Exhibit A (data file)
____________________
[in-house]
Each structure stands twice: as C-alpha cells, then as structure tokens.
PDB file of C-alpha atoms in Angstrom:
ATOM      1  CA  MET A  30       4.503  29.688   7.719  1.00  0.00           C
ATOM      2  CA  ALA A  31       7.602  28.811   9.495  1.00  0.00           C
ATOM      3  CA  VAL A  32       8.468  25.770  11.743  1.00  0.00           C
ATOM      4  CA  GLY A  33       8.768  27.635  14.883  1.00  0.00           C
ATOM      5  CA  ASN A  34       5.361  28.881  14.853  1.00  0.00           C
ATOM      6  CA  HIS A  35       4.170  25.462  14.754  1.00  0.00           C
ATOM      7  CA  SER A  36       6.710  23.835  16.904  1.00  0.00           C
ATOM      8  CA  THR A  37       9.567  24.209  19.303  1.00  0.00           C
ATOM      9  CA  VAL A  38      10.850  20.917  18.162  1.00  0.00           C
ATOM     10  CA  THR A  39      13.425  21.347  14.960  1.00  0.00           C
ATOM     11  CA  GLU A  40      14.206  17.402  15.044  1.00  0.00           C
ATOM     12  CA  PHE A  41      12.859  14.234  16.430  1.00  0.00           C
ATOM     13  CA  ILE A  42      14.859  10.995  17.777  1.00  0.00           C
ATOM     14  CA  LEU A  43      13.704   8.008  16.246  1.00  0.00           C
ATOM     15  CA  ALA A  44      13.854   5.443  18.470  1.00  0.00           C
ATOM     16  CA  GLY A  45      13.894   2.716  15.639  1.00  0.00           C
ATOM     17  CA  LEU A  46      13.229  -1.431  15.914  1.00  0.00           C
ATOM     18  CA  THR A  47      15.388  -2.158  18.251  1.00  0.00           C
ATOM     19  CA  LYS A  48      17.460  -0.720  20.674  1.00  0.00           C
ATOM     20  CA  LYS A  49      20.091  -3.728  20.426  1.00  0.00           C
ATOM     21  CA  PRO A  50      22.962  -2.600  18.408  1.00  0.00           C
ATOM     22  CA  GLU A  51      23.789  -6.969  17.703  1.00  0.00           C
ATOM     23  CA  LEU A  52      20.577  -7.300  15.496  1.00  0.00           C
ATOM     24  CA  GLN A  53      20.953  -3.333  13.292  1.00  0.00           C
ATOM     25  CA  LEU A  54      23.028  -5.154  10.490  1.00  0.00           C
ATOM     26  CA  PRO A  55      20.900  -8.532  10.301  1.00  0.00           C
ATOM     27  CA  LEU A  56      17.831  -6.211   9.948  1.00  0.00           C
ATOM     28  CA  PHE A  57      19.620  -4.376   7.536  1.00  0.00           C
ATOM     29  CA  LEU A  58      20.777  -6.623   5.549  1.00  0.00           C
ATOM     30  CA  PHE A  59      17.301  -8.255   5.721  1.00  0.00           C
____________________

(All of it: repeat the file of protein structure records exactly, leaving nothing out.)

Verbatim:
[in-house]
Each structure stands twice: as C-alpha cells, then as structure tokens.
PDB file of C-alpha atoms in Angstrom:
ATOM      1  CA  MET A  30       4.503  29.688   7.719  1.00  0.00           C
ATOM      2  CA  ALA A  31       7.602  28.811   9.495  1.00  0.00           C
ATOM      3  CA  VAL A  32       8.468  25.770  11.743  1.00  0.00           C
ATOM      4  CA  GLY A  33       8.768  27.635  14.883  1.00  0.00           C
ATOM      5  CA  ASN A  34       5.361  28.881  14.853  1.00  0.00           C
ATOM      6  CA  HIS A  35       4.170  25.462  14.754  1.00  0.00           C
ATOM      7  CA  SER A  36       6.710  23.835  16.904  1.00  0.00           C
ATOM      8  CA  THR A  37       9.567  24.209  19.303  1.00  0.00           C
ATOM      9  CA  VAL A  38      10.850  20.917  18.162  1.00  0.00           C
ATOM     10  CA  THR A  39      13.425  21.347  14.960  1.00  0.00           C
ATOM     11  CA  GLU A  40      14.206  17.402  15.044  1.00  0.00           C
ATOM     12  CA  PHE A  41      12.859  14.234  16.430  1.00  0.00           C
ATOM     13  CA  ILE A  42      14.859  10.995  17.777  1.00  0.00           C
ATOM     14  CA  LEU A  43      13.704   8.008  16.246  1.00  0.00           C
ATOM     15  CA  ALA A  44      13.854   5.443  18.470  1.00  0.00           C
ATOM     16  CA  GLY A  45      13.894   2.716  15.639  1.00  0.00           C
ATOM     17  CA  LEU A  46      13.229  -1.431  15.914  1.00  0.00           C
ATOM     18  CA  THR A  47      15.388  -2.158  18.251  1.00  0.00           C
ATOM     19  CA  LYS A  48      17.460  -0.720  20.674  1.00  0.00           C
ATOM     20  CA  LYS A  49      20.091  -3.728  20.426  1.00  0.00           C
ATOM     21  CA  PRO A  50      22.962  -2.600  18.408  1.00  0.00           C
ATOM     22  CA  GLU A  51      23.789  -6.969  17.703  1.00  0.00           C
ATOM     23  CA  LEU A  52      20.577  -7.300  15.496  1.00  0.00           C
ATOM     24  CA  GLN A  53      20.953  -3.333  13.292  1.00  0.00           C
ATOM     25  CA  LEU A  54      23.028  -5.154  10.490  1.00  0.00           C
ATOM     26  CA  PRO A  55      20.900  -8.532  10.301  1.00  0.00           C
ATOM     27  CA  LEU A  56      17.831  -6.211   9.948  1.00  0.00           C
ATOM     28  CA  PHE A  57      19.620  -4.376   7.536  1.00  0.00           C
ATOM     29  CA  LEU A  58      20.777  -6.623   5.549  1.00  0.00           C
ATOM     30  CA  PHE A  59      17.301  -8.255   5.721  1.00  0.00           C